The sort-of counterpart to my own humble blog is The Art of Manliness, who has a great (and big!) collection of photographs of men, along with an extensive discussion of the changing norms among men from the late 1800s to the early 1900s. Go check out the physically intimate photographs of that other sex.
Remember that movie about Hysteria that I mentioned?
It’s in theaters!
Go see it and let me know what you think. My friend Spring will convince you:
Hysteria, as many of you probably know, was commonly recognized by Western medical professionals as a legitimate disease up until 1952. Women were diagnosed with hysteria if they displayed any of a wide array of symptoms including irritability, fluid retention, trouble-making, having too much or too little sexual desire, being too hungry, and on. Like me, pretty much every day. The common treatment became genital massage, and such was prescribed in early gynecological literature dating back to Hippocrates’ work around 330 B.C. Women would go to doctors, get rubbed off by the physician or his (physicians were most always male up until the 19th century) nurse or assistant. And women went religiously. It was a cycle, of course: repress, pay doctor to orgasm, repeat. The problem for doctors was, as Rachel P. Maines explains in an excellent piece of scientific history, manually stimulating the clitoris of a female hysteric was hard work and could take quite some time. Doctors had other patients to see and money to make, so when the invention of the electric vibrator came along, doctors were, physically and financially, relieved.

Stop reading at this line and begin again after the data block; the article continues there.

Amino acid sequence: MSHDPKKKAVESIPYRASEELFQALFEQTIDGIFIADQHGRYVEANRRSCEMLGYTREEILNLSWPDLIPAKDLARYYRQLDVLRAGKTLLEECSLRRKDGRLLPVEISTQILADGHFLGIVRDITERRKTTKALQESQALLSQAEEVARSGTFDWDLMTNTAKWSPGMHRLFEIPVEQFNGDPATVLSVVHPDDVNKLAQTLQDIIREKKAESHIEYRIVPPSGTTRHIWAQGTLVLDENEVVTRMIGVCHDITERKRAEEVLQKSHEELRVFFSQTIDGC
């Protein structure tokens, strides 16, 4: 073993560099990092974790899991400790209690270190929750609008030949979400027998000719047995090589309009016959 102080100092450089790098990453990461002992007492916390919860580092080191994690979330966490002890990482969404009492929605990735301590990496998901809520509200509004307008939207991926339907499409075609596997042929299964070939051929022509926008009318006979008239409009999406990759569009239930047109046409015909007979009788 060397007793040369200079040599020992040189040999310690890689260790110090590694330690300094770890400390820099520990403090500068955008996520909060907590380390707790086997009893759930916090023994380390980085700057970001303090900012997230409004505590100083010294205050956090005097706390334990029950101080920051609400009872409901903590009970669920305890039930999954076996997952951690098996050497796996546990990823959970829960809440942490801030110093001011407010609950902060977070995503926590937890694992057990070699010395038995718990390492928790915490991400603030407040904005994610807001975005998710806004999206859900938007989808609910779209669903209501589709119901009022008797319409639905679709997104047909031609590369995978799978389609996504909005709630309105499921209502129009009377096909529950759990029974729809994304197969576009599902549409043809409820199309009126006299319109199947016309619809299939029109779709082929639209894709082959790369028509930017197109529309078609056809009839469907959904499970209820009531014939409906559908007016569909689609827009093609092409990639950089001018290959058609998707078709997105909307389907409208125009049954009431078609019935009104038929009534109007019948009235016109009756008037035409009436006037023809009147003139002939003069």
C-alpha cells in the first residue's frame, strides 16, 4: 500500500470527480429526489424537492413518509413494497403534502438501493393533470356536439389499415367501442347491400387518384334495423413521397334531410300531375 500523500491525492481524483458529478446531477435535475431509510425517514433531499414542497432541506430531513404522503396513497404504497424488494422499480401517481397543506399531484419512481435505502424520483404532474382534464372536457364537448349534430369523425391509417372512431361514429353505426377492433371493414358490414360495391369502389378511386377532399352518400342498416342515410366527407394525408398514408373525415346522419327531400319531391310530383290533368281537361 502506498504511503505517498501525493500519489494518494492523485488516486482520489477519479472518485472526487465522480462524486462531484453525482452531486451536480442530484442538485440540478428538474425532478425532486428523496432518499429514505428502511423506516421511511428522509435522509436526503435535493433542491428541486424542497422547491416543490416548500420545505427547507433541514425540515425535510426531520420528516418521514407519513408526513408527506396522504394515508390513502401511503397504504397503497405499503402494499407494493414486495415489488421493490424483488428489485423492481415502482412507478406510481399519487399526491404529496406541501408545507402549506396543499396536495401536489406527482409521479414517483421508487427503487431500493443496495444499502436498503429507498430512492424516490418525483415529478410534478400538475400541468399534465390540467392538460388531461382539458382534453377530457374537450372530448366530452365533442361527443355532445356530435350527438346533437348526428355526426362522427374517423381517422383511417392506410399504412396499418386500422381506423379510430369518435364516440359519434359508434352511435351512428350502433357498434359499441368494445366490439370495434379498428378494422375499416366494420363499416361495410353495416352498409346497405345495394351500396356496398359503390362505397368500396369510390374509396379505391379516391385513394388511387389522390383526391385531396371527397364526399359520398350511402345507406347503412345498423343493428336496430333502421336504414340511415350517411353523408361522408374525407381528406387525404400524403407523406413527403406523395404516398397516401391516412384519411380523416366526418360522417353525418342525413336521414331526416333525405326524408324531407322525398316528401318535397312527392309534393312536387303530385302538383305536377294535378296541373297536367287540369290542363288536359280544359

Don’t forget to visit Spring’s blog and click on her Rachel P. Maines link.
…The irony for me being that not having to look for a job constantly anymore has actually left me with less time to update than before. If only someone would pay me to post.
“Mary Surrat, if it were not for the Lincoln Assassination, would not be in any history book whatsoever. She was a typical middle-class Southern sympathizer woman…”